Fire chaplain is ‘where he’s supposed to be’

Tom KingOur Town Heroes, South Knox

Chaplain. Captain. Minister. Servant. Educator. Social worker. Confidant. Husband. Father. Grandfather. Railroad engineer.

Allow me to introduce Capt. Paul N. Trumpore Sr., the chaplain and Public Fire Education officer for the Knoxville Fire Department (KFD). For 23 years he has been the minister at Sullivan Road Christian Church in Knoxville and since 2002 has served as executive director of the Tennessee Federation of Fire Chaplains. In 2017 the federation honored him as the “Chaplain of the Year.”

When KFD fire trucks roll on a call for a house or any kind of dwelling fire, the Rev. Capt. Trumpore rolls, too – 24/7/365 – no matter the hour. “If it’s a call for a house or apartments, I’m going to be there, at least 90 percent of the time,” he says. “Maybe more than 90 percent.”

He’s there to help the families affected by the fire, as well as any firefighters who need him. “When families are in a crisis and their home or apartment is burning, it’s always their worst day, and my job is not to make everything better for them but to offer stability and to keep things from becoming worse,” he says. “I ask them if a prayer would be helpful, then we’ll pray. Some will, others won’t. And that’s OK.”

Capt. Paul Trumpore

Trumpore, 53, is at fire scenes for more than just spiritual support. If it’s cold or raining, he gets blankets and rain gear for the families. He is the man who works with the American Red Cross to make sure the family has a roof over their heads and a place to sleep, to get them clothes and even assist them with their medications if they are lost in a fire. He sings and preaches praise for the Red Cross. “What they do is remarkable. Not sure what we’d do without them.”

Yes, he used to be a proud hose-dragging KFD firefighter but says he has “not turned out” in gear since 2003. He was a firefighter, EMT and chaplain for Rural Metro for a short time and did training and was a volunteer firefighter and chaplain at the Seymour Volunteer Fire Department as well. He became a member of the KFD almost 21 years ago.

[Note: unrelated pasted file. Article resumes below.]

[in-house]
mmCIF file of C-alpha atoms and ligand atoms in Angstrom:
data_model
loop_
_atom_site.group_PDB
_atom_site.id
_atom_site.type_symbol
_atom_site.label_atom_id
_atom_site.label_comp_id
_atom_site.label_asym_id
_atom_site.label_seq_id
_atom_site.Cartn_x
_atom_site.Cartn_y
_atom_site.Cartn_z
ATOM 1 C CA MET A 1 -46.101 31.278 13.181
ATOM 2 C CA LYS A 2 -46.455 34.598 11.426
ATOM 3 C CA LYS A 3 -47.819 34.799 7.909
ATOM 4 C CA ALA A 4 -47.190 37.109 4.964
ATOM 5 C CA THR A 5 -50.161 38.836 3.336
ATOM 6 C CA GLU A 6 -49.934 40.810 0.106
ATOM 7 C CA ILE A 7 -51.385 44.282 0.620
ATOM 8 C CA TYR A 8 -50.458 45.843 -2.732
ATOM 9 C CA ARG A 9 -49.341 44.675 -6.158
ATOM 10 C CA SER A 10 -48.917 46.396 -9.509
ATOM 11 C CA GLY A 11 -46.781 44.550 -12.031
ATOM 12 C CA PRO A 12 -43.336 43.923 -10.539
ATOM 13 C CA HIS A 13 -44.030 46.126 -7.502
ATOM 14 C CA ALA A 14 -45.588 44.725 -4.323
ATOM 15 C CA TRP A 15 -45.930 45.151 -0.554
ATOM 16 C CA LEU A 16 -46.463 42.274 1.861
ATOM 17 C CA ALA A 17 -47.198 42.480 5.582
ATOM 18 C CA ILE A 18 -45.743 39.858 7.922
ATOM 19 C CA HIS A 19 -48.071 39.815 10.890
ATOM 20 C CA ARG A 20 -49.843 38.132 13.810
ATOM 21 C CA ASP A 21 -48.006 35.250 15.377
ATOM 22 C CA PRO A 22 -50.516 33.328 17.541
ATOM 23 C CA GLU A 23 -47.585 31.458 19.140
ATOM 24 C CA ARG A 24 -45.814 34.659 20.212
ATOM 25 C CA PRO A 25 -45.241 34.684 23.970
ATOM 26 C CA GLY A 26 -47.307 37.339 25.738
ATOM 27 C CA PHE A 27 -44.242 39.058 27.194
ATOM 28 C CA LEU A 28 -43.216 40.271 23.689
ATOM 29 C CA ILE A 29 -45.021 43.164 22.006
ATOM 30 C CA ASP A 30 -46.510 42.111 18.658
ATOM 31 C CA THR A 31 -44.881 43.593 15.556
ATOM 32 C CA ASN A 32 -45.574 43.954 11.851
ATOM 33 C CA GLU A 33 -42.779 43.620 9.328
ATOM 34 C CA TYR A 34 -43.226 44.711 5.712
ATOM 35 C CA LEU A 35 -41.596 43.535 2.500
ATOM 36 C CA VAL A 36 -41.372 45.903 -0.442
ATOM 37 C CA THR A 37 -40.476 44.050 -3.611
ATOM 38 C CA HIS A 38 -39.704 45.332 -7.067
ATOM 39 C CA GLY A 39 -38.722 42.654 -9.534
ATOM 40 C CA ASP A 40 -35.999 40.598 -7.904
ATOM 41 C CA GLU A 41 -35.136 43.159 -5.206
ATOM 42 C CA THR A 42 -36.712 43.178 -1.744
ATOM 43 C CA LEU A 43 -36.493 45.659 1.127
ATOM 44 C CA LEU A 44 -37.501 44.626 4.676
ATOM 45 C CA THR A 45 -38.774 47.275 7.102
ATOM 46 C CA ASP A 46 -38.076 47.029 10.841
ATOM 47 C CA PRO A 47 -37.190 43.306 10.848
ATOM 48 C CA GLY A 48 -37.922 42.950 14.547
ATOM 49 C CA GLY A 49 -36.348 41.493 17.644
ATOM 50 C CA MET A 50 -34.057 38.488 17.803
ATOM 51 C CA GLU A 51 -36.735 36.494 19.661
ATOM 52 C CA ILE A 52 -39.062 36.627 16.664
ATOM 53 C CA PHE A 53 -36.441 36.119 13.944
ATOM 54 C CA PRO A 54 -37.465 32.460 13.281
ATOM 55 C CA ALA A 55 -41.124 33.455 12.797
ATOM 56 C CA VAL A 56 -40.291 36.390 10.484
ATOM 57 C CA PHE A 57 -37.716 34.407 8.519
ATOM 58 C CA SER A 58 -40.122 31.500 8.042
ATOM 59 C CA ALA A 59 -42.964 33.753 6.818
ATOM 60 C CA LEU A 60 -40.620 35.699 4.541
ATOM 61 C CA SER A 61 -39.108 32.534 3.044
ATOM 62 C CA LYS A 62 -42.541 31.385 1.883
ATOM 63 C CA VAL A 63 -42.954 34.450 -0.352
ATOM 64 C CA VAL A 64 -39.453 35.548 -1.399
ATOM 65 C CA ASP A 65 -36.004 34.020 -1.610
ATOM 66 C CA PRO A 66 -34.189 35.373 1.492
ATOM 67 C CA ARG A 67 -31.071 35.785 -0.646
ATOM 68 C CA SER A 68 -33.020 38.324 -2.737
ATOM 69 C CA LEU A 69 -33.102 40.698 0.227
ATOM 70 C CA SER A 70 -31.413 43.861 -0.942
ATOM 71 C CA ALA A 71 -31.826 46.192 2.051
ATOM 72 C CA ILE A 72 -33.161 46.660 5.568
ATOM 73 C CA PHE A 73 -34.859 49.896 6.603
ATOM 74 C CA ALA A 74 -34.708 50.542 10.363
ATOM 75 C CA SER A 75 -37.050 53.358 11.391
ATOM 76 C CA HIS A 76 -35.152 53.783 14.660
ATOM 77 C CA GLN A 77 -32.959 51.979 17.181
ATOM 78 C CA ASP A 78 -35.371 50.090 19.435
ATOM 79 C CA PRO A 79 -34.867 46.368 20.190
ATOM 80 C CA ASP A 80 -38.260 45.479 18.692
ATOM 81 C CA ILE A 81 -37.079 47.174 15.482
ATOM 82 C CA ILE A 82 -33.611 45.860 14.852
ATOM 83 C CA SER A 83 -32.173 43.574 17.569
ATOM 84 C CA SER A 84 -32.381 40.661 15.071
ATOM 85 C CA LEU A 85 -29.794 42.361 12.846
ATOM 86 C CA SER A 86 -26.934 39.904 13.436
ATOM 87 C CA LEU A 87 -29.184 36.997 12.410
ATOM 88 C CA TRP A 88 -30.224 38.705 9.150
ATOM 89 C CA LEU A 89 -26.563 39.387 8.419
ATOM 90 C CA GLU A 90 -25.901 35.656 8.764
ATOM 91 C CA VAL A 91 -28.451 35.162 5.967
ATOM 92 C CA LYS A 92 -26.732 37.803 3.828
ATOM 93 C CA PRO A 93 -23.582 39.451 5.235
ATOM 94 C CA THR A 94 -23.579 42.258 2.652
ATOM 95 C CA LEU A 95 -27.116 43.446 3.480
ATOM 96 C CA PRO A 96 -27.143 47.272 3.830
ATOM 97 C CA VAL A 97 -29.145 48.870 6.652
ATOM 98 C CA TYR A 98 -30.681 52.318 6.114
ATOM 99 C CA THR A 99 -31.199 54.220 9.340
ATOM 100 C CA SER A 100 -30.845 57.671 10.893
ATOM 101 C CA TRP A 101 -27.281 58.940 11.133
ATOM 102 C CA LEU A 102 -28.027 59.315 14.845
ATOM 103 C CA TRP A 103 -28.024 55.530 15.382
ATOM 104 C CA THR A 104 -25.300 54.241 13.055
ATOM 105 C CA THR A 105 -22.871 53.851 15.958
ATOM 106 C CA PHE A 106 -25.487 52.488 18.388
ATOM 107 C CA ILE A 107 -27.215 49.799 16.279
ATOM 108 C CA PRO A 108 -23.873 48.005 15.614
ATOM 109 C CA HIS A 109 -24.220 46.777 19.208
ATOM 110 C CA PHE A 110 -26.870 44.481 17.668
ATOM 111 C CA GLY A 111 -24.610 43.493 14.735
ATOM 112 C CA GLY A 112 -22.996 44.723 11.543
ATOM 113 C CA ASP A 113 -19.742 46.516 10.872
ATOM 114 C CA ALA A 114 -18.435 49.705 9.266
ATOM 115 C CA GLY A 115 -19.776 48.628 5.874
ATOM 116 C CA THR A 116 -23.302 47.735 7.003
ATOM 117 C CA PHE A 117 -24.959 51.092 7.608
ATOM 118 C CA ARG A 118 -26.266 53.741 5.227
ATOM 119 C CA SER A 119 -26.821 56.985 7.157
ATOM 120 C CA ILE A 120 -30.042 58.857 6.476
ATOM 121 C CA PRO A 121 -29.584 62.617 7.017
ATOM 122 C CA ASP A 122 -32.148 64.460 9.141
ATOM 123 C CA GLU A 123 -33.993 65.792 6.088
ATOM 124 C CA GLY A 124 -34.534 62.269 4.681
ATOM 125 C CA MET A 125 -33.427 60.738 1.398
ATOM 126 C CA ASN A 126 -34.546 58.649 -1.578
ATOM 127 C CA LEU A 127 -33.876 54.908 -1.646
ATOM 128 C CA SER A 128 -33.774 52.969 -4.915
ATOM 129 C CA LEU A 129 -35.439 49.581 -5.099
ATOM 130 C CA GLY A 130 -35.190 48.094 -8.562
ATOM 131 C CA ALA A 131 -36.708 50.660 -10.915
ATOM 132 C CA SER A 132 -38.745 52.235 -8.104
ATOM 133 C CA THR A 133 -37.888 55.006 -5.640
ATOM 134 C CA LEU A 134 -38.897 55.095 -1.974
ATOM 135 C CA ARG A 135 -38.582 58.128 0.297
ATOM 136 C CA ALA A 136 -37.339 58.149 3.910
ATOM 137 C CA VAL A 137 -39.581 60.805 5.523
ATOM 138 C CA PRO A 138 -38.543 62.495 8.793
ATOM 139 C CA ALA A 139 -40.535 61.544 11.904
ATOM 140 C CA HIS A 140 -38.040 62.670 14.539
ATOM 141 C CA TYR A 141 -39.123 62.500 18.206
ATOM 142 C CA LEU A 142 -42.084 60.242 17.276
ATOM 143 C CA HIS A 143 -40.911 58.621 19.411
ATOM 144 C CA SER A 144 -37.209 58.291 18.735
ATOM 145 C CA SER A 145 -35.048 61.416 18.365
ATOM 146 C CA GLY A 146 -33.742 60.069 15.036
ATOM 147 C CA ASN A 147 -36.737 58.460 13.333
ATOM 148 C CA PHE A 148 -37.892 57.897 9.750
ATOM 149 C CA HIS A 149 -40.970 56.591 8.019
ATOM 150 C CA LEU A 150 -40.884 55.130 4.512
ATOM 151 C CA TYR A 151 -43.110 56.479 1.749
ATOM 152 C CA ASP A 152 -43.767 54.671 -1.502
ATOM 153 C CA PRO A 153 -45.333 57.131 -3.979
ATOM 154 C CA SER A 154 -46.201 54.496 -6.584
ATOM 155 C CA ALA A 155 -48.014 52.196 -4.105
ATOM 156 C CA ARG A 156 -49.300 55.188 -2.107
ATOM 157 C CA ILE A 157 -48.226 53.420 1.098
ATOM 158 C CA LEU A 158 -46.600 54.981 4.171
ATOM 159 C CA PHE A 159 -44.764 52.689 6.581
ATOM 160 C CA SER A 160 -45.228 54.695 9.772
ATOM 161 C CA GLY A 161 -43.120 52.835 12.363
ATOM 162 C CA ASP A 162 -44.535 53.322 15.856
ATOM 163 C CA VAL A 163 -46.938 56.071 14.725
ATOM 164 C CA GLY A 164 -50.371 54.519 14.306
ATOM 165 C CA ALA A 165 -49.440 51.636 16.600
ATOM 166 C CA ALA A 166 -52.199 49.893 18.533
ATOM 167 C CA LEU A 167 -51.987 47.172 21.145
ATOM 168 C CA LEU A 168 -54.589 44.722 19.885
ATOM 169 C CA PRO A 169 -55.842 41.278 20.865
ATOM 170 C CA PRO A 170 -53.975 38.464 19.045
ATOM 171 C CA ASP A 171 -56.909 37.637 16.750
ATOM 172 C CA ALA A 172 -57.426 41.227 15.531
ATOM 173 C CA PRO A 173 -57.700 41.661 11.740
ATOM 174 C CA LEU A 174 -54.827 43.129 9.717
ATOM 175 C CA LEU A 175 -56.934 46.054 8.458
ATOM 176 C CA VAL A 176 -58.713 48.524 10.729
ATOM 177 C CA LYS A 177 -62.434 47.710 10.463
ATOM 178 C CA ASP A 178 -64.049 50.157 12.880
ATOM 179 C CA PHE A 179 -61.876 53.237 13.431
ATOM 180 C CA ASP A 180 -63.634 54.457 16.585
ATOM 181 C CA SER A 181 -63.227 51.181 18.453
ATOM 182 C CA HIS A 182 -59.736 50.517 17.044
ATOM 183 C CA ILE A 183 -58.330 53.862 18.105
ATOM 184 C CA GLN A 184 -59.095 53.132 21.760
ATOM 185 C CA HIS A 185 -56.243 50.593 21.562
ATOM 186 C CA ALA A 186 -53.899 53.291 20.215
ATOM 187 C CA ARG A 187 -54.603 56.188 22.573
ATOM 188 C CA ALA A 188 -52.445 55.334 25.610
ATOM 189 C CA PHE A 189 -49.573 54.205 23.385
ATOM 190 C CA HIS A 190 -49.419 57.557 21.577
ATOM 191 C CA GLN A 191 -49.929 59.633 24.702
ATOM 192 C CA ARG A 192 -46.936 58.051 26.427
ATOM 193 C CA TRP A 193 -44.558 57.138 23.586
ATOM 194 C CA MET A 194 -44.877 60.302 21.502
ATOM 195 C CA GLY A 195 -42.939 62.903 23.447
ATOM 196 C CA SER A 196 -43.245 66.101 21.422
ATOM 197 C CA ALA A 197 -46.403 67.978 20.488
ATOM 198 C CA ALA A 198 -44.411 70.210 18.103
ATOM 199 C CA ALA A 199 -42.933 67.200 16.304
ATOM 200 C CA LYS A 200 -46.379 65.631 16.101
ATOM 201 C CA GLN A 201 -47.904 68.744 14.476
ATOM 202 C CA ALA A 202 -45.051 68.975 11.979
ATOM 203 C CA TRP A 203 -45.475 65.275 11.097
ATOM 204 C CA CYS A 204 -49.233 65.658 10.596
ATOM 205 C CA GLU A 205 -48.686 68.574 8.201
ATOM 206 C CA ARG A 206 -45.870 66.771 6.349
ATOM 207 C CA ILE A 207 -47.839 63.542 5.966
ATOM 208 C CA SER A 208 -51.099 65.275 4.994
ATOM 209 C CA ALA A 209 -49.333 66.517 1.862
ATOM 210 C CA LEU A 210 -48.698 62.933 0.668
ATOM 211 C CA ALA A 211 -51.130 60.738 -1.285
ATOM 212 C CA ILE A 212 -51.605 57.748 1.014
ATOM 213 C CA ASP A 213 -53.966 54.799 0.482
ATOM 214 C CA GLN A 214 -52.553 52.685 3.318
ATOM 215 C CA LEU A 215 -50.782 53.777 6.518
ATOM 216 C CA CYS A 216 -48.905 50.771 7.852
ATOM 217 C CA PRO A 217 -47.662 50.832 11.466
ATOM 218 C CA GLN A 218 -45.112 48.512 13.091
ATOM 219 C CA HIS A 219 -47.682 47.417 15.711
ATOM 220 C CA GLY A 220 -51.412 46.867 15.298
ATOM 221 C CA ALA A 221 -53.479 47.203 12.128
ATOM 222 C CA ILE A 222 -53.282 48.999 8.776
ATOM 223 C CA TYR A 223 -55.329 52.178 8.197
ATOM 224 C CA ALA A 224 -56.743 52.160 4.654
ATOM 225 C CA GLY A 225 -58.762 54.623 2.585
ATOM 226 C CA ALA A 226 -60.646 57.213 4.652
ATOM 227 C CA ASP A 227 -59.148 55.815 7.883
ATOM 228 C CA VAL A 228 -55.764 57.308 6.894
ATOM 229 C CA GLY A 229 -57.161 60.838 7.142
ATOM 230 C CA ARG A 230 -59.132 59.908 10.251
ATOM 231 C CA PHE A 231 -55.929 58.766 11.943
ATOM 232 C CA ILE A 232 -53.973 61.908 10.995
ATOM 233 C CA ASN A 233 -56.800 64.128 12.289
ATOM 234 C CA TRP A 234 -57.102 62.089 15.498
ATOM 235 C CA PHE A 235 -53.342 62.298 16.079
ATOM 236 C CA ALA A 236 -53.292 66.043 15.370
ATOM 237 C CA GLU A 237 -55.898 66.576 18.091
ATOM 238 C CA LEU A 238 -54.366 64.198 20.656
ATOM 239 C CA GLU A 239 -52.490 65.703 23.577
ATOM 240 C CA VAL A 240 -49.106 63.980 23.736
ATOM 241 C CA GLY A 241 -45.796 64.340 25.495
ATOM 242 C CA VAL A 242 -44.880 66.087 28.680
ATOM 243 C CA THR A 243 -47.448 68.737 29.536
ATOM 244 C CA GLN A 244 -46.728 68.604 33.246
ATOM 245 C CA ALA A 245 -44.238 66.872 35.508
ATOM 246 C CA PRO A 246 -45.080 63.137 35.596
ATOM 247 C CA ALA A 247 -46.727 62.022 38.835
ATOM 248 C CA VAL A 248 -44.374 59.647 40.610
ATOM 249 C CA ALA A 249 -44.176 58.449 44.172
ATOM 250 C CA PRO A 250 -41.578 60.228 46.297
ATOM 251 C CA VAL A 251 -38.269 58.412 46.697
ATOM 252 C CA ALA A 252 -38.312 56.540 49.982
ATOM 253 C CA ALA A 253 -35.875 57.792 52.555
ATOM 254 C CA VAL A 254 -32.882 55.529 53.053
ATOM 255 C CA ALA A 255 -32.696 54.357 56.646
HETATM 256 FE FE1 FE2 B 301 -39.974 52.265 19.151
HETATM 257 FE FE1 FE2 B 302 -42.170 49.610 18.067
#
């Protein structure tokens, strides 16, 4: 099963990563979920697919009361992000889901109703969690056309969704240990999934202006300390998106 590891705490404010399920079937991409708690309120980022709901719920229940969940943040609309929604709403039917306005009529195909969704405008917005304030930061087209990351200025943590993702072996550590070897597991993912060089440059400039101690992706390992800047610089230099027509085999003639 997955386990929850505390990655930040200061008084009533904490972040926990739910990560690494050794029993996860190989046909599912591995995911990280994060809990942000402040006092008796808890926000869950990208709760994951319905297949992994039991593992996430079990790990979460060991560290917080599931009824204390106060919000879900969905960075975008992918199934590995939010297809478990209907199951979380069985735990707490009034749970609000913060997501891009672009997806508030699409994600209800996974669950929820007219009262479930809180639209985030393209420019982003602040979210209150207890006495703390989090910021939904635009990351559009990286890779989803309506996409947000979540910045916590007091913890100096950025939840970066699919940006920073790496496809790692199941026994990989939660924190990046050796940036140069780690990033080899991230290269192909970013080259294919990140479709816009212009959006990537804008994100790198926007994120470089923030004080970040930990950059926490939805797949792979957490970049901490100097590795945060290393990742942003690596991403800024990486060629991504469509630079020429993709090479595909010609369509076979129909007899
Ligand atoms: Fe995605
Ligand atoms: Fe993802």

Trumpore was an assistant chaplain under now-retired Chaplain Carl Ford and took over as chaplain in 2003.

“I’m not that important, really,” he says. “I’m a servant. I’m a captain and I don’t ever want a promotion. I’m in the position where I belong and am supposed to be. I’m part of the team.”

He has married firefighters who have asked him to perform their weddings. He has officiated at funerals and makes hospital visits for firefighters and their families. In one month alone he officiated the funerals of six KFD retirees. He says: “It wears on you. It’s people you know. We’re a brotherhood. It gets heavy.”

How does a chaplain cope? Where does he turn for help? “Other chaplains around the state. We all talk. We call it ‘group ice cream therapy.’ We meet and they all help. I’ve helped other chaplains, and they’ve helped me.”

Trumpore escapes the stress by becoming a train tycoon and engineer in his basement with his model train set … or sets. He has 60 engines and a couple hundred train cars and can run 16 trains at one time on 1,200 feet of track. It took him three years to build the layout. It’s a child’s delight …. or a man’s delight. He’s living proof of the adage: “The only difference between men and boys is the price of their toys.” It offers him plenty of chances to spend time with his three boys. They’re all down there about twice a week, and he says the boys have progressed to the point where they can now run the trains without him being there.

His other KFD job is a big one – being the Public Fire Education officer, going into every elementary school in the city of Knoxville for fire classes. Last year he conducted classes for more than 18,000 students. The smaller schools require two days and the larger ones four days at the school.

During December 2016 he had no schools booked for classes – a first to this day. “Maybe it was providence. I dunno. Because I spent the end of November and most of December in Gatlinburg and Pigeon Forge,” he says, “working on the massive fires there” (which began Thanksgiving Day, Nov. 23, 2016).

He worked with the Tennessee Emergency Management Agency (TEMA) and KEMA (Knoxville Emergency Management Agency), helping with communications, crisis intervention and supporting the families and the firefighters. He stayed there for almost two weeks and then spent most December days afterward there. He remembers well that 14 people died in the fires. “A lot of people were hurting, lost their homes, businesses and more,” he says. “It was tragic. But I needed to be there.”

He and wife Ann, married for 33 years, live in South Knoxville, where they have raised “two families.” They have three daughters, ages 31, 30 and 28. Fourteen years later they planned a second family and wanted two more children. A son, who is 14 today, came along, and that fifth child, well, they were blessed with twin boys, now 12. Six kids. Today, PopPop and Granna have five grandkids and during all of this they have had 14 foster kids in their home. And now Paul’s 81-year-old mother lives with them.

Speaking of children, the hardest part of his job and all firefighters’ is losing kids in fires or accidents. “In addition to the families, I have to help the firefighters when a kid dies. Many of them have families and kids. They are severely hurting, and it really gets to them,” Trumpore says. “It gets to all of us.”

This is a series of recognition of emergency service providers in Knoxville, Tenn. It’s published each Monday at

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